When Abby shared some of her favorite things of fall, I knew it was time for me to put a pot of apples on the stove. Apples are plentiful this time of year in the United States. Not only are they available at farmers markets but even the grocery stores are selling from new crops.
Cooked apples compliment a breakfast casserole, work perfectly as a brunch side dish, or easily stand alone in a healthy and delicious “I need a snack” moment.
My sous chef dish-washing mom will happily clean-up a kitchen full of pots, pans, and bowls when there are apples simmering on the stove-top!
Truly, any type apples work in this recipe. With over 2,500 varieties in the U.S. alone, here is a short list of common choices.
Comparing Apples to Apples
This information came from All Recipes.com site.
Braeburns have a sweet-tart flavor, with a texture that remains firm when it’s baked. An all-purpose apple, it works well in pies and tarts where you don’t want the filling to be overly juicy. For cooked apples, Braeburn works well but add a little extra water to begin.
Cortlands are juicy and slightly tart, with bright red skin and snowy white flesh. They are a terrific baking apple: Use in pies, cobblers, and crisps. When sliced, Cortlands are excellent for salads and cheese plates, as the flesh doesn’t brown and discolor quickly. Cortland works well for cooked apples because they stay pretty and white while cooking.
Empires are a cross between McIntosh and Red Delicious apples. Firm-textured and sweet-tart, the Empire is a fine all-purpose apple good for juice, sauce, pies, baking, salads, eating fresh, and drying. I haven’t tried an Empire apple but will be looking for these next trip to the market.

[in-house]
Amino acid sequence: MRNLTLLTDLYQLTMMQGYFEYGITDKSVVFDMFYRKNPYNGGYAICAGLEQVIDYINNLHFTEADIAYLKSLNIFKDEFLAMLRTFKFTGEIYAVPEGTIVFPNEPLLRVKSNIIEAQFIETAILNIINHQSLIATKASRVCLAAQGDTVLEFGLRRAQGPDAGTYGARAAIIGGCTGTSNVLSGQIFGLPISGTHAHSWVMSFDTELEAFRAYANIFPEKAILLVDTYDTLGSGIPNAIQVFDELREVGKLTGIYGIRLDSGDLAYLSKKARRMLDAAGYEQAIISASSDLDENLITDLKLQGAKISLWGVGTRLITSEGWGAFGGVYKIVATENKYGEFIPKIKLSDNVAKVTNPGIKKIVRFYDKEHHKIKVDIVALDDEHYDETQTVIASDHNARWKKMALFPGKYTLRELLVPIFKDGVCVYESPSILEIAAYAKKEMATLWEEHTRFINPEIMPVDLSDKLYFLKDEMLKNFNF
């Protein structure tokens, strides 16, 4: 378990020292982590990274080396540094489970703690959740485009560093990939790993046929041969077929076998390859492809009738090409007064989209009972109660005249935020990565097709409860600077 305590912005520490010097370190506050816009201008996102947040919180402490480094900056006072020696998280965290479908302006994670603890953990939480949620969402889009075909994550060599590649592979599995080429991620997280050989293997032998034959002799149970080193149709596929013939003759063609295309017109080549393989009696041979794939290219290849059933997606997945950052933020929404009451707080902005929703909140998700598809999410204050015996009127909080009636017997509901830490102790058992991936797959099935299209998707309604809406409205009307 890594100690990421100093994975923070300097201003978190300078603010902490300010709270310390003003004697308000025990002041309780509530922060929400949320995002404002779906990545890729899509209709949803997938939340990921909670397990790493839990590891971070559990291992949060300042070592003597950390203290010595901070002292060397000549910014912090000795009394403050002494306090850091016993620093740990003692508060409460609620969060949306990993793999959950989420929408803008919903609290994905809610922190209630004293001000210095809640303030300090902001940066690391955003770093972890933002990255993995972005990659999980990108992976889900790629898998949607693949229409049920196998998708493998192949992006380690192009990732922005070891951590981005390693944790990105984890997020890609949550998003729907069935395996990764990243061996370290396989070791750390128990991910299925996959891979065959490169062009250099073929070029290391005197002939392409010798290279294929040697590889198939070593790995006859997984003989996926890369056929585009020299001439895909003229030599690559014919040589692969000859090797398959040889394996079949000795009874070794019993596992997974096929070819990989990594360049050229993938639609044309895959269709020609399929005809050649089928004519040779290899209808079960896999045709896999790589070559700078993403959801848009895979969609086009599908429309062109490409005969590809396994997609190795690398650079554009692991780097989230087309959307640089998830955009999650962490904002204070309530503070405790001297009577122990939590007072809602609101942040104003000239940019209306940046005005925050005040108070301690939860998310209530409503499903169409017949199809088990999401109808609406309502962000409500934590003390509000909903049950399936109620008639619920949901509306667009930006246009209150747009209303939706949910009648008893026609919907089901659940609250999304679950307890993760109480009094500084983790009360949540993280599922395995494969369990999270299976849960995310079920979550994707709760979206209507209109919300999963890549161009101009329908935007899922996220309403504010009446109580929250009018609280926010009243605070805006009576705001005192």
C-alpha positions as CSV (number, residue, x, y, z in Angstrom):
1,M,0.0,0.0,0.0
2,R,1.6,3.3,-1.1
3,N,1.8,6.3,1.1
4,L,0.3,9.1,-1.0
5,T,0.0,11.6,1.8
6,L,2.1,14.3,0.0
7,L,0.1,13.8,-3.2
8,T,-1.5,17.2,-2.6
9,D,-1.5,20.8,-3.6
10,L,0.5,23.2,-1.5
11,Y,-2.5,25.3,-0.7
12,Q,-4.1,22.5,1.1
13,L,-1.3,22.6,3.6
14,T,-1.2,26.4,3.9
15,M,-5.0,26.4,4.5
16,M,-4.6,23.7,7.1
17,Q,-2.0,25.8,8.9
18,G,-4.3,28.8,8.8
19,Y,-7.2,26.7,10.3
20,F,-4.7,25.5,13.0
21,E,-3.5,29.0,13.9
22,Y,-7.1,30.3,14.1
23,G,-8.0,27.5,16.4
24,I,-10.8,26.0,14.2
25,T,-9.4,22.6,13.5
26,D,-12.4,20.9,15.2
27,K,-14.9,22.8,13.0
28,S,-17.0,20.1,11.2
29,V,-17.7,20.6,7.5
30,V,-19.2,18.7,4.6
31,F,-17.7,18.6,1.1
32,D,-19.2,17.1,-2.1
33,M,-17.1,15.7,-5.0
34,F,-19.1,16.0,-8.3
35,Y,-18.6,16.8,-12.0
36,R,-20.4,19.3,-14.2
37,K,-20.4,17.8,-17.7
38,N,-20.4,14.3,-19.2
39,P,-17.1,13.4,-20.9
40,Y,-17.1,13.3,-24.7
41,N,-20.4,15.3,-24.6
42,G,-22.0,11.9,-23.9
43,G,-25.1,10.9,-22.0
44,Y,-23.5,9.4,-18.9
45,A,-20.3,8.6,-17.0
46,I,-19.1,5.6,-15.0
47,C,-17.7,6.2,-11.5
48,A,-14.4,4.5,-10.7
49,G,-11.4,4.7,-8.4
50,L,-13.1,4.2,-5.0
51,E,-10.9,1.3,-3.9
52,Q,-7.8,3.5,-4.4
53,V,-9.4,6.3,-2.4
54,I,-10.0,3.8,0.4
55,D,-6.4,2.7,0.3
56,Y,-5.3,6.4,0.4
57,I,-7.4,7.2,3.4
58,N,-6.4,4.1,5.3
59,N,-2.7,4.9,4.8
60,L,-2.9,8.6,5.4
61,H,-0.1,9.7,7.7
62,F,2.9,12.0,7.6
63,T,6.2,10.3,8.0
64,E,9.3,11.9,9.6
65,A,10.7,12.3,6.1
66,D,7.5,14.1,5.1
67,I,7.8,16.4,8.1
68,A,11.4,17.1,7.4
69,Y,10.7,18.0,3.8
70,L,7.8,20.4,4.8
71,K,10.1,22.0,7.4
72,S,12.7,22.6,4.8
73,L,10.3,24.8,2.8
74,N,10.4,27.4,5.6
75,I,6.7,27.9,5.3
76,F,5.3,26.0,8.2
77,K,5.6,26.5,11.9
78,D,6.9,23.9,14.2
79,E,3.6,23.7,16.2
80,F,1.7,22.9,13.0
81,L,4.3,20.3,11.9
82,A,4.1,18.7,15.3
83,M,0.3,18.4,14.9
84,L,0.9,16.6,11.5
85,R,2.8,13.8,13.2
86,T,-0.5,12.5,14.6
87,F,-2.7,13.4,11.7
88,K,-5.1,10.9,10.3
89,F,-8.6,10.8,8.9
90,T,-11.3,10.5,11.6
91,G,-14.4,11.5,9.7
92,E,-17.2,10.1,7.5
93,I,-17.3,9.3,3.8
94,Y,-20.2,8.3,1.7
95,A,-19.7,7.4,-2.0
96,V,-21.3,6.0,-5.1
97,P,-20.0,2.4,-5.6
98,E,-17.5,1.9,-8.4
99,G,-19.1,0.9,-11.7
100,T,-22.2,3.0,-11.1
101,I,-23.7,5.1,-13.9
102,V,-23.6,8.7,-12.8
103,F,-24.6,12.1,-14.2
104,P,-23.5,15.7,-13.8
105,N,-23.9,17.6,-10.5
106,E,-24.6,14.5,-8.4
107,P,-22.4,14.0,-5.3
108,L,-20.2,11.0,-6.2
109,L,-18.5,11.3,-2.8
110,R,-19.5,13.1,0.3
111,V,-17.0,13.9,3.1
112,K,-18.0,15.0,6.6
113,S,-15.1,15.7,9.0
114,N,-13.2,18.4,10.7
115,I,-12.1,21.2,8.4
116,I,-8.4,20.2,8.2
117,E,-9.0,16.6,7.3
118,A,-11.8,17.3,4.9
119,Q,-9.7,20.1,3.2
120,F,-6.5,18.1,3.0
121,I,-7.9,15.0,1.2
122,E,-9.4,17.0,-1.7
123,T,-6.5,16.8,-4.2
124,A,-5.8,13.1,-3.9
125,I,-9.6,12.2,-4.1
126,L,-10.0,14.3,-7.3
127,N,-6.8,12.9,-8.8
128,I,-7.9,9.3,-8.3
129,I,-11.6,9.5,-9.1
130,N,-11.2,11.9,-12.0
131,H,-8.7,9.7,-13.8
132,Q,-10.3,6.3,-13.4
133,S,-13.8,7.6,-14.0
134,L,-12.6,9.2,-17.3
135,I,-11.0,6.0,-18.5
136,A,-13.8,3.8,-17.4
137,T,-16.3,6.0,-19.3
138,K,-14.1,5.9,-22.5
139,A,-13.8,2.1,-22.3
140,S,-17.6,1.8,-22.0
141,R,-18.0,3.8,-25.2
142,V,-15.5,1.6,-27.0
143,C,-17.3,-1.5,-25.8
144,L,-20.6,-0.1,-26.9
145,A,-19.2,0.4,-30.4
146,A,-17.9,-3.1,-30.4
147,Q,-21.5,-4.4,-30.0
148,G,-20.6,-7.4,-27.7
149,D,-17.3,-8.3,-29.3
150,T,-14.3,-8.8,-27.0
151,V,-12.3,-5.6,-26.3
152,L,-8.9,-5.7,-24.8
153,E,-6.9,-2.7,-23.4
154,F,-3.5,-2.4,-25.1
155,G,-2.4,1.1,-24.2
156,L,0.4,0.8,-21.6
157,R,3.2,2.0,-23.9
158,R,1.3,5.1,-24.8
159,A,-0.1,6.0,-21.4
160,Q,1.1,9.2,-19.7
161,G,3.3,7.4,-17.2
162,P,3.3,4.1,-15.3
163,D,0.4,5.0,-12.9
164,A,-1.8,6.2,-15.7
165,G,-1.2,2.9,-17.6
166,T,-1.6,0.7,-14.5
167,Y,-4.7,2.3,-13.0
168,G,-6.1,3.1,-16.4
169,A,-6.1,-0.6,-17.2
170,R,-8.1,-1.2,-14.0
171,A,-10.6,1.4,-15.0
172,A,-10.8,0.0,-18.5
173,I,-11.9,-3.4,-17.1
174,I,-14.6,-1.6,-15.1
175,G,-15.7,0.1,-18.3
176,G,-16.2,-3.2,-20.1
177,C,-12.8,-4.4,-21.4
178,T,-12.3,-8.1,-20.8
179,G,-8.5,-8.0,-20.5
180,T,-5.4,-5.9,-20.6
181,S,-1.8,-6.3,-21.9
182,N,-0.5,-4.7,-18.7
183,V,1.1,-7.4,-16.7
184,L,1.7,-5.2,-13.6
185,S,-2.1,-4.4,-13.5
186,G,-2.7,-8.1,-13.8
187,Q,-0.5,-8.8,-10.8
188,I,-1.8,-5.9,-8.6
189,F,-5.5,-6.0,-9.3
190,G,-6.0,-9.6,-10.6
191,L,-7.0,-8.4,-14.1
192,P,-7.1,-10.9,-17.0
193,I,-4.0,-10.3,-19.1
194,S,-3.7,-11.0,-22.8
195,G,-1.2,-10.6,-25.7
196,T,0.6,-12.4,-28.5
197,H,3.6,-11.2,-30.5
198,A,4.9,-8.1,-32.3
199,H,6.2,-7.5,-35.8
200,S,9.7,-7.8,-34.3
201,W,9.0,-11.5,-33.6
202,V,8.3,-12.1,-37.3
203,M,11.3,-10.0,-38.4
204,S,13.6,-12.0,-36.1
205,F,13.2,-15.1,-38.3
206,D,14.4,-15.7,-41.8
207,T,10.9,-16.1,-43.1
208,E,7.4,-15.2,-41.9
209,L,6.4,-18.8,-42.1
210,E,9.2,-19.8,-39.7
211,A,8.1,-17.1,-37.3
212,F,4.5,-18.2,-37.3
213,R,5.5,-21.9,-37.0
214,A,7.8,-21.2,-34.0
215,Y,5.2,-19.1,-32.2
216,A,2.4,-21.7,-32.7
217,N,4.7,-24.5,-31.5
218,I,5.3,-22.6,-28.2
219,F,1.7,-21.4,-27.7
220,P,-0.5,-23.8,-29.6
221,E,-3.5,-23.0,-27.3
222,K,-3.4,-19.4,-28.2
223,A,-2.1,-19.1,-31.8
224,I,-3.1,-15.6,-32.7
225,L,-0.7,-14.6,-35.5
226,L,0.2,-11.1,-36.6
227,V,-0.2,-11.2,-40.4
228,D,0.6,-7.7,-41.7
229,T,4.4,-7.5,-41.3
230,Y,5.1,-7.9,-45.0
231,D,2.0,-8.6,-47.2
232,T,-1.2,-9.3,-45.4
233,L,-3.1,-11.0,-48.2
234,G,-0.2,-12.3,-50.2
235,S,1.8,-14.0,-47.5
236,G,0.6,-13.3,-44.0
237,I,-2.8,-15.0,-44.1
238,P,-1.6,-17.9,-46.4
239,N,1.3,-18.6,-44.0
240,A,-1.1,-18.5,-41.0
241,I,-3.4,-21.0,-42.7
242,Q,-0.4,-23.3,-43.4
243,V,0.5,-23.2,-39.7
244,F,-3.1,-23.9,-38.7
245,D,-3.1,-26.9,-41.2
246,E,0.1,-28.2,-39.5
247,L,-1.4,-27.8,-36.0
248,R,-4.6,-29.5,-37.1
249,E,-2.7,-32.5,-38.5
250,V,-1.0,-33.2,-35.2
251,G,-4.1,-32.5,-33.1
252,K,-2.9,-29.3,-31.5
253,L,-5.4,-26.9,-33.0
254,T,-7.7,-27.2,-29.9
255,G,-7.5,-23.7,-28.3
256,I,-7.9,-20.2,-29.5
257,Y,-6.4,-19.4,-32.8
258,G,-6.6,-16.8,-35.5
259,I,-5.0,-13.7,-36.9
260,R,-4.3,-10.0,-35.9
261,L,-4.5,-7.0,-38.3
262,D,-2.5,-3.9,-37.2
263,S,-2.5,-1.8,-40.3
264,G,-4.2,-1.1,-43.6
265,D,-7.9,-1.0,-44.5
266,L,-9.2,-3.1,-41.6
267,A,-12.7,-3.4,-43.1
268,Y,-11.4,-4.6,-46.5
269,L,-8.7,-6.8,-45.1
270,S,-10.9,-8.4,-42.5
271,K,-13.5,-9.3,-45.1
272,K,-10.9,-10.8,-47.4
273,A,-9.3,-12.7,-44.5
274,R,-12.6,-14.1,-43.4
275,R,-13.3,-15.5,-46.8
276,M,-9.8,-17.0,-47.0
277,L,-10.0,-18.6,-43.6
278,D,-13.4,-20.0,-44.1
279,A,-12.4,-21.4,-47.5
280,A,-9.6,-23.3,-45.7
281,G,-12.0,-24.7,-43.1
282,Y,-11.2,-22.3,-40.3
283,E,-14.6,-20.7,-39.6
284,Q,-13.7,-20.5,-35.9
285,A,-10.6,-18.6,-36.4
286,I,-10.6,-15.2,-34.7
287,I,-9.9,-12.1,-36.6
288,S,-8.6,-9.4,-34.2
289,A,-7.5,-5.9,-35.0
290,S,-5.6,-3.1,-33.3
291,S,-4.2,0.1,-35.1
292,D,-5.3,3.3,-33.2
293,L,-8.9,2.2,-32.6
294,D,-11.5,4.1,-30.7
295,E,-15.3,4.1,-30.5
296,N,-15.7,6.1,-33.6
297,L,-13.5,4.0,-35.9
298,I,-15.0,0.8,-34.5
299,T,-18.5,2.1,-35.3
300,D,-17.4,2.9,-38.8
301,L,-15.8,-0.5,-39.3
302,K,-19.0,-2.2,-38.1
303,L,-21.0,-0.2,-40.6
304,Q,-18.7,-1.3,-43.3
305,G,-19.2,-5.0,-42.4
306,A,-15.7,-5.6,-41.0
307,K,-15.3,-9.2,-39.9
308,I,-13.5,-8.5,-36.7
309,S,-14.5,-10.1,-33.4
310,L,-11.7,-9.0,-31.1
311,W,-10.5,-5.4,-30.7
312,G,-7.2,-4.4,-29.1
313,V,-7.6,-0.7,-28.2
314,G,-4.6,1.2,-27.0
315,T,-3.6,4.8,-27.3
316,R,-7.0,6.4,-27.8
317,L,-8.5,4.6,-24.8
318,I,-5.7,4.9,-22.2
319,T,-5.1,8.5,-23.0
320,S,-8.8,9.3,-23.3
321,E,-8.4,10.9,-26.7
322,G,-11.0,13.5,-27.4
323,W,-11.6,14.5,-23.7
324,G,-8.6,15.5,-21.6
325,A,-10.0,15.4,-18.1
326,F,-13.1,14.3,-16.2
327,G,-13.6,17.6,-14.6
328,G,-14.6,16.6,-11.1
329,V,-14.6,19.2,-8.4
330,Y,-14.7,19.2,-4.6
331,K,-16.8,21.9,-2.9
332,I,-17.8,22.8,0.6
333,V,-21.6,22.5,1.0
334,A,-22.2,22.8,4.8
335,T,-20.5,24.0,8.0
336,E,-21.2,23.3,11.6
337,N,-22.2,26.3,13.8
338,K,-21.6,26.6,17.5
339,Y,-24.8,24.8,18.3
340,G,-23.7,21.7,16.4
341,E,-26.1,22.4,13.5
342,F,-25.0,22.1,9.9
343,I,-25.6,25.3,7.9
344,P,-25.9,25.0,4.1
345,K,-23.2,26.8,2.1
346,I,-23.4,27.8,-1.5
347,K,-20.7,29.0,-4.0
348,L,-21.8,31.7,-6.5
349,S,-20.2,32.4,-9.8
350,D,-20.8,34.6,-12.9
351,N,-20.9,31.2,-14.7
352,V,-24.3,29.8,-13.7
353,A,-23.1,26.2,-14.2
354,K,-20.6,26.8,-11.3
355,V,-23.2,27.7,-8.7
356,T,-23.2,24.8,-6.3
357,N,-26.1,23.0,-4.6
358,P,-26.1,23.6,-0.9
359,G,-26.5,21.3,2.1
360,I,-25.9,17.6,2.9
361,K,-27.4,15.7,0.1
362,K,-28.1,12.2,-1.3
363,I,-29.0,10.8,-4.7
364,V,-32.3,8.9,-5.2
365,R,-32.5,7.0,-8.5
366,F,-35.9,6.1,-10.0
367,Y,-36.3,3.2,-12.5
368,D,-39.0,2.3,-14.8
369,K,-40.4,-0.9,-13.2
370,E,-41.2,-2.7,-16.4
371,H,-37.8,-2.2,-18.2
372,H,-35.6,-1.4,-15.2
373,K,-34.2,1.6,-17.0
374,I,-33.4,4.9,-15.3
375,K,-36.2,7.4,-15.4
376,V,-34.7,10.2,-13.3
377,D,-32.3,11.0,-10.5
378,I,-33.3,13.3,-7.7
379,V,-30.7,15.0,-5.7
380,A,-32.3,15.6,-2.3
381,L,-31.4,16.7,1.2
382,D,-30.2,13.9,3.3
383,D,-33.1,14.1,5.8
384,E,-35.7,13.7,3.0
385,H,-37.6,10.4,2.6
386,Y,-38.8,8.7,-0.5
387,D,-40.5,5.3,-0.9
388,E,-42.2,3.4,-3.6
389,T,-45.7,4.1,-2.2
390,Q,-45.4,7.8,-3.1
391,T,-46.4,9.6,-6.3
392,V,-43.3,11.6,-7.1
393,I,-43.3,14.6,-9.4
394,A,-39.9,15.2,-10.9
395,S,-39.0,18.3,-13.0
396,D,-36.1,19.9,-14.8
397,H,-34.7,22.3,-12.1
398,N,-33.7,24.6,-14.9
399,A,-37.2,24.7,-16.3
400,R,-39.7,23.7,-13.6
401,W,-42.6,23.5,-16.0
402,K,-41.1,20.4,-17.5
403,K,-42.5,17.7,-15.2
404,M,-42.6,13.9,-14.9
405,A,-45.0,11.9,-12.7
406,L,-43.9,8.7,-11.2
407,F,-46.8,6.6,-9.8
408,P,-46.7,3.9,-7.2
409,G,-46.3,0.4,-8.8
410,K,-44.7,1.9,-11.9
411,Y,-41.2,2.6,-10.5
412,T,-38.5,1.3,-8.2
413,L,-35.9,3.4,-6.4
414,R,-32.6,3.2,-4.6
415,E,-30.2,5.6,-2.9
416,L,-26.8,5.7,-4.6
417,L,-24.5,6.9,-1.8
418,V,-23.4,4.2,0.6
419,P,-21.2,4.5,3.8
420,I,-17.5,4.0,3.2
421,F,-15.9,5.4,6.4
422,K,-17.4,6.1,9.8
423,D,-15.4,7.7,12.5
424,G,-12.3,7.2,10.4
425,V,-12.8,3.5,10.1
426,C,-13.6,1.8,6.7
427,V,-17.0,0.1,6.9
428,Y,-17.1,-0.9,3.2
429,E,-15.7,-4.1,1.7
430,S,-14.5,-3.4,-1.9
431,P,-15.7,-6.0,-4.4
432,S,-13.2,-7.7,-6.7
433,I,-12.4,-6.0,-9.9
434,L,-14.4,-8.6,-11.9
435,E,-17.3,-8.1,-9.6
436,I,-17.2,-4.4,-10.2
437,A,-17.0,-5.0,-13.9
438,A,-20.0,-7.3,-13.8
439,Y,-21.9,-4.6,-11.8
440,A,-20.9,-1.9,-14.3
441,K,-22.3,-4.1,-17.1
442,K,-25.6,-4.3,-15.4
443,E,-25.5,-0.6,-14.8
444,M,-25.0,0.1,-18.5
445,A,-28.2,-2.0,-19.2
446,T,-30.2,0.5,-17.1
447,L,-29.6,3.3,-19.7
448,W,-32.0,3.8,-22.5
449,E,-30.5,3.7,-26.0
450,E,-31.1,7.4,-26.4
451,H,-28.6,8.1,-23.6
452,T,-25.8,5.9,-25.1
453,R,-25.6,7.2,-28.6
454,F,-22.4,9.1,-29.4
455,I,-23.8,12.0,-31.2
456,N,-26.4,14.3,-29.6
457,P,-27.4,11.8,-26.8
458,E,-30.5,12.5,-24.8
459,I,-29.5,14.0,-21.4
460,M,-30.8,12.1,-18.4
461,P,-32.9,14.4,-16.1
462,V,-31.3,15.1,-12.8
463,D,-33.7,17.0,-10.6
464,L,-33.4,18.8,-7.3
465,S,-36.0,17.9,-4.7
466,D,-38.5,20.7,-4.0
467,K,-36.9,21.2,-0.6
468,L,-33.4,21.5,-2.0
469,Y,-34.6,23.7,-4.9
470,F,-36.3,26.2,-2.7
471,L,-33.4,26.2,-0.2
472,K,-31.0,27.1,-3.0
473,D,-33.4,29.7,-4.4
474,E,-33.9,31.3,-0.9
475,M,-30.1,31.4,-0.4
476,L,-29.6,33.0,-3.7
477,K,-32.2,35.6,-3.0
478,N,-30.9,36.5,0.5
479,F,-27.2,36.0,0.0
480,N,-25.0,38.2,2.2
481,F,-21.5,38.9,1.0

Firm, crisp, and juicy, Fuji apples are among the most popular apples for eating fresh, but they’re also great for baking, as they hold their shape when they cook. We love Fuji apples and use them in cooked apples and soon I will share a fabulous apple pie recipe made by my Sous Chef Dish-washing mom!
A crisp, sweet apple with a mild flavor, Galas have yellow-orange skin with red striping. They’re best for salads, eating out-of-hand, applesauce, and pressing into cider. Gala are a perfect apple to use in cooking apples. Really sweet!
The Golden Delicious is sweet, with a rich, mellow flavor. It is one of the best all-around cooking apples, as it maintains its shape after baking. I don’t use Golden Delicious much because they always seem too soft and I don’t want them mushy. Maybe if they are super fresh they will cook well.
One of the most popular tart apples, Granny Smiths are crisp and quite sour. They’re a good all-purpose cooking apple, and their flavor is enhanced when paired with sweeter, spicier apples in pies and crisps. When using Granny Smith for this cooked apple recipe you will need to add a little extra water to begin.
Developed in Minnesota and introduced fairly recently, Honeycrisps are fantastic eating apples. As the name indicates, they are crisp and juicy, with a honey-sweet and tart flavor. Honeycrisps are also good for baking and applesauce. I adore Honeycrisp apples and highly recommend for cooked apples!
4 thoughts on “Autumn’s Best Cooked Apples”
Can these be canned?
I woke from a nap and wanted cooked apples like my mom called applesauce. I only had two Roma apples so that is what i used. It won’t make much, but it will be enough for me.
Oh my goodness now I miss my grandma. She always cooked apples! Must get a pot cooking!
Jonathans have always been my favorite for eating and cooking, but just this year we have discovered Honeycrisps. Wow, I’ve been missing out! I love everything about apples, butt I think the best thing is how they make my kitchen smell when they’re cooking. Happy Fall, Cousin!!! p.s. Glad you’re blogging again!